Geithner didn't get the 4 percent caps—export powerhouses China and Germany shot down the idea, though the U.S. will try again when the G-20 heads of state meet in Seoul on Nov. 11-12. The ministers did make the IMF a cop for bringing trade imbalances under control, and they promised to refrain from competitive devaluation. But they didn't say anything about countries like China, which, although not devaluing, are preventing their currencies from rising.
The outcome in Gyeongju won't quiet the growing chorus of American free-trade skeptics, who argue that unfettered global commerce is killing American jobs and industries. Ian Fletcher, an adjunct fellow at the U.S. Business and Industry Council, wrote in a Bloomberg News column on Oct. 26 that the U.S. should slap tariffs on imports "that compete with existing and startup domestic producers, if only as bargaining chips to force other nations to play fair." Nor will Gyeongju appease Congress. On Sept. 29 the House passed by 348-79 a bill directing the Commerce Dept. to treat currency undervaluation as a prohibited export subsidy. Although it applies to any country, China is clearly the No. 1 target. "If this risks upsetting the People's Republic of China, so be it," said co-sponsor Representative Tim Ryan, an Ohio Democrat.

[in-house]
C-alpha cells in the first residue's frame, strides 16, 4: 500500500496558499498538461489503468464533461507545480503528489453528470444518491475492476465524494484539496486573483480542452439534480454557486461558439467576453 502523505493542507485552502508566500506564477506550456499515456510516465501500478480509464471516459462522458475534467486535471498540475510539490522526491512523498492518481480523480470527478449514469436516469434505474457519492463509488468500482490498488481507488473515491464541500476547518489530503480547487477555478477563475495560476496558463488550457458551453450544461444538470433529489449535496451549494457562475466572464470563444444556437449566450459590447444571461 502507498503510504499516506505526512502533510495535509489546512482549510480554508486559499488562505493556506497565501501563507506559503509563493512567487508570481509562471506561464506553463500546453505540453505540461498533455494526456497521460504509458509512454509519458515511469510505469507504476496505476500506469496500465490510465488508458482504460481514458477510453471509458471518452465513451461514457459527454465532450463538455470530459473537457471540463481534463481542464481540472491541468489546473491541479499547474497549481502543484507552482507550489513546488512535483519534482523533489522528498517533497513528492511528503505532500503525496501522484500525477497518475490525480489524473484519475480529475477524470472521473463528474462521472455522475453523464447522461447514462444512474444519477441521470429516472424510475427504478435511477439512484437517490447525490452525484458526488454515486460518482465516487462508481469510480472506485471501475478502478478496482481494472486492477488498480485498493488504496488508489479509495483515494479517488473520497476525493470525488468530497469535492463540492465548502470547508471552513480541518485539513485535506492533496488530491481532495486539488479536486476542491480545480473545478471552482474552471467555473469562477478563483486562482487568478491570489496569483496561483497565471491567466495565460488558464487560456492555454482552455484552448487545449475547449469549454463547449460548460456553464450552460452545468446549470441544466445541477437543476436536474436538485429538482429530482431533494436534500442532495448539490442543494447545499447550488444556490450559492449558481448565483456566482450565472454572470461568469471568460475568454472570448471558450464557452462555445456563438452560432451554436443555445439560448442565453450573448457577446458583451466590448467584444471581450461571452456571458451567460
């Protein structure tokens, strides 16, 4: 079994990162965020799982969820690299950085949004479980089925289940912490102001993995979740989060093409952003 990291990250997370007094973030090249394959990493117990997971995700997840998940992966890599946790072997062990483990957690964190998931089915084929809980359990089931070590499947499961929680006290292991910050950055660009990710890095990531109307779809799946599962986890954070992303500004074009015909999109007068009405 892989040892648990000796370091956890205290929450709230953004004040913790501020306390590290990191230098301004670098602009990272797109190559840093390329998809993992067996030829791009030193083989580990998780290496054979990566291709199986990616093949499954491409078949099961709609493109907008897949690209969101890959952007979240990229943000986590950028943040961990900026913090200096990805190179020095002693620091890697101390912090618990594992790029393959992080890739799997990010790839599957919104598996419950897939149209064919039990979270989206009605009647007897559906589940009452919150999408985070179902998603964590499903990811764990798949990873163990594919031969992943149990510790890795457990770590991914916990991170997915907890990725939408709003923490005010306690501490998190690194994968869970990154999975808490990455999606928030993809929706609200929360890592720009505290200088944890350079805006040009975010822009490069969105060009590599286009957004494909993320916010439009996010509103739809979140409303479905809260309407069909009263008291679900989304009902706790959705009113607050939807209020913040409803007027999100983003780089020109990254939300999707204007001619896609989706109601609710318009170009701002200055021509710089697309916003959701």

The Obama Administration has resisted congressional pressure for retaliatory measures on grounds that they could trigger a trade war that would harm the U.S. as well as its trading partners. But there are few other good options. Broadly speaking, there are just three ways to correct chronic trade imbalances. One is currency devaluation, and that's happening now: The dollar has fallen by one-third against major currencies since early 2002. Another is trade barriers, which the Obama Administration opposes except when authorized by the World Trade Organization. And the third is restrictions on investment in the U.S. That would force foreigners to spend their dollars on American goods and services rather than adding to their piles of Treasuries. It's such a heretical idea that it's not even up for discussion.
The optimistic view among economists is that trade imbalances will gradually diminish because of market forces. "Looking at it historically, I do think these things come and go," says Jagdish Bhagwati, a trade economist at Columbia University. Barry Eichengreen, an economist at the University of California at Berkeley, says the stresses in the international financial system can be traced to a disjunction between the real global economy, which has become multipolar, and the financial system, which remains overdependent on the U.S. dollar. Eichengreen argues in a forthcoming book, Exorbitant Privilege, that diminution of the dollar's role will relieve stresses in the system: "This will work itself out in time if nobody screws up."
It's easy for academic economists to preach patience. Not so easy for Geithner, who has been trying to demonstrate progress on trade before the midterm elections, to help minimize losses of Democratic seats in the House and Senate. In that respect, too, Geithner resembles Keynes, who famously said: "The long run is a misleading guide to current affairs. In the long run we are all dead."
With Rebecca Christie